What Does American-Style Lager Smell Like?

Now we will discover the aromas that bring the flavors of the grains and hops, water, and carbonation together into the complete experiencing the four of the five senses: Sight, Taste, Feel, and Smell. (Sound can also be included if you include the sound of brew poured into the beer glass or the soft sound of the bubbles bursting in the foam at the top of the brew.)

The aromas of the American-Style Lager are very subtle, and you need to look for them. There are traces and whisps of various apples, pears, and freshly picked flowers. If we were sampling a British-Style Ale, there would be a much more complex set of aromas. This is because the Ale Yeast ferments the brew at a much higher temperature than lager yeast. Ale yeast can sometimes raise the temperature of the fermenting wort (the sweet liquid drained off the grain in the brewing phase of production) to over 70F. Ale yeast creates more aromas due to the high temperature of the fermentation and fermentation that takes a few days to complete, compared to the month-long fermentation of American-Style Lagers.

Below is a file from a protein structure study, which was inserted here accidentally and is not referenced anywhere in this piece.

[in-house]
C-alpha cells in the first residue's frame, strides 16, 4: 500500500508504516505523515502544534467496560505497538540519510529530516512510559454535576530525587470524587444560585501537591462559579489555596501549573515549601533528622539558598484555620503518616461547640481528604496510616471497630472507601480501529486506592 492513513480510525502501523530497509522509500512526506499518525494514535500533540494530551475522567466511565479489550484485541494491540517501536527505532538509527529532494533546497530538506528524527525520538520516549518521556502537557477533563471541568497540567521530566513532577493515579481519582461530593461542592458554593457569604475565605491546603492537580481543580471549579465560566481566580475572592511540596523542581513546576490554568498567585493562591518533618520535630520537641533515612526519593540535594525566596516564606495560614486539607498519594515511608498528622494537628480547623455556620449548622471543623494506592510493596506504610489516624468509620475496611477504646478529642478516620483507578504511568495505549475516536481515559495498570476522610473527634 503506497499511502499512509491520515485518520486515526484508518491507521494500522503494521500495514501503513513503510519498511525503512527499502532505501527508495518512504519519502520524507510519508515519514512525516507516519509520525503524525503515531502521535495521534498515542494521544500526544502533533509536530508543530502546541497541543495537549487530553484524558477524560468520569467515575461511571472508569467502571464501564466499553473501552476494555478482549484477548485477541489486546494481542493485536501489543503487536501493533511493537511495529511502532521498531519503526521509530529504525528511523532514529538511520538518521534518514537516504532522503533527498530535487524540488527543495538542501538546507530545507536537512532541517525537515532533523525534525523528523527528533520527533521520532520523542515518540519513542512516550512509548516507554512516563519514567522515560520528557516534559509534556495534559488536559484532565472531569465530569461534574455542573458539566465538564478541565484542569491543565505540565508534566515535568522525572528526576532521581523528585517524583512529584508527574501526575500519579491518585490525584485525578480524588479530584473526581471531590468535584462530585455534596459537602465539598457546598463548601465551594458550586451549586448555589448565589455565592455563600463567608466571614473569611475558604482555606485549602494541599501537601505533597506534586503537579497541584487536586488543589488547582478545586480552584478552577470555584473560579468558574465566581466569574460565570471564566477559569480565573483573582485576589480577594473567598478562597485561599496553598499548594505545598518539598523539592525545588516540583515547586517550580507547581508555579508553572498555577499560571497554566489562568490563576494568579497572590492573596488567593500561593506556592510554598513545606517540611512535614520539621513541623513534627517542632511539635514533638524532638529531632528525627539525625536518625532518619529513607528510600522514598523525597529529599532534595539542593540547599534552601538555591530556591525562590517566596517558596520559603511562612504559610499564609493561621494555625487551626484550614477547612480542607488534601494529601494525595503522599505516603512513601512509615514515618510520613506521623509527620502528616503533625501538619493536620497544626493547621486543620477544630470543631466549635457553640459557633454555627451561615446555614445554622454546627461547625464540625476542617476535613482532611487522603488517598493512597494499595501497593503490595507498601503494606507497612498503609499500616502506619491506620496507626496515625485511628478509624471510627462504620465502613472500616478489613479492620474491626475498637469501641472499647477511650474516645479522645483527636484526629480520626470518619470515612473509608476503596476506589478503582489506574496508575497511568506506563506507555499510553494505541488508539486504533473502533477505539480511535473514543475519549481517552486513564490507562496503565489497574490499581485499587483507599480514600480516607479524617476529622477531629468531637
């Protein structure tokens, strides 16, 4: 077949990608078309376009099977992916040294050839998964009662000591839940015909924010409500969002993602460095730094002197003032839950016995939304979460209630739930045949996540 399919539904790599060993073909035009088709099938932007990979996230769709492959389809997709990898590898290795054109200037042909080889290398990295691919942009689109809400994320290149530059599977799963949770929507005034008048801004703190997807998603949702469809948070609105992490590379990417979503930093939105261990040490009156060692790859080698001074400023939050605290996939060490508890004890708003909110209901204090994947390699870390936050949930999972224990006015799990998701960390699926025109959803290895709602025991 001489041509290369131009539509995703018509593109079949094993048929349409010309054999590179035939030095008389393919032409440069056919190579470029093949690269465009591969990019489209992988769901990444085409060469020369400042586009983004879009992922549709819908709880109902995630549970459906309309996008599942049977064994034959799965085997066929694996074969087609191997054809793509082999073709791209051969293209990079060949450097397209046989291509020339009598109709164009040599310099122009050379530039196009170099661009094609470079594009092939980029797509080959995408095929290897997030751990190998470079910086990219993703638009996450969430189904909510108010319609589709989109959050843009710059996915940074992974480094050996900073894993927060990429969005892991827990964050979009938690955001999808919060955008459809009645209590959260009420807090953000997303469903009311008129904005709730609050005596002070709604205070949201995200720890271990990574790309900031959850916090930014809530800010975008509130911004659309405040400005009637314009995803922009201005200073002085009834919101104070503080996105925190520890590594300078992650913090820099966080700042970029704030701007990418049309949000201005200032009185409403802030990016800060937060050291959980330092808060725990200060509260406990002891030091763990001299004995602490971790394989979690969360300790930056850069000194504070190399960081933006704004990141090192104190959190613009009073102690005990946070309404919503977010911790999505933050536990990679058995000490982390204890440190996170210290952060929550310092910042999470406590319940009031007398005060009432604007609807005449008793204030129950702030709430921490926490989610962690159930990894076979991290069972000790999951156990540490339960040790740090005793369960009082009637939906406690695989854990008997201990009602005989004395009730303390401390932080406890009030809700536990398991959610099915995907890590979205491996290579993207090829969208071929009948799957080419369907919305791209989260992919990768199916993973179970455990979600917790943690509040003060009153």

Imagine you are at dinner, and two alternatives are presented to you. Number one, you have a full four-course meal and three hours to enjoy. After that, you would be pleasantly stuffed, and your digestive tract would have had time to assimilate the dinner slowly.

On the other hand, if you had only a half hour to finish that meal, your digestive system would react by producing gas and a few other side effects. This is what the poor Ale yeast must go through. The result is a lot of gaseous aromas and relatively higher alcohol contents in the right conditions.

American-Style Lager: The Whole Story (Click Below)

Exploring Ales and Stout

According to the Brewers Association, over two hundred beer styles exist. Each has a particular color, aroma, flavor, and mouth feel (body).

The beers pictured above were served at The Gilded Otter Brewpub, New Paltz, NY, a few years ago.

As far as I can make out, the list of brews was:

  1. Huguenot Street Pilsner
  2. Crimson Lager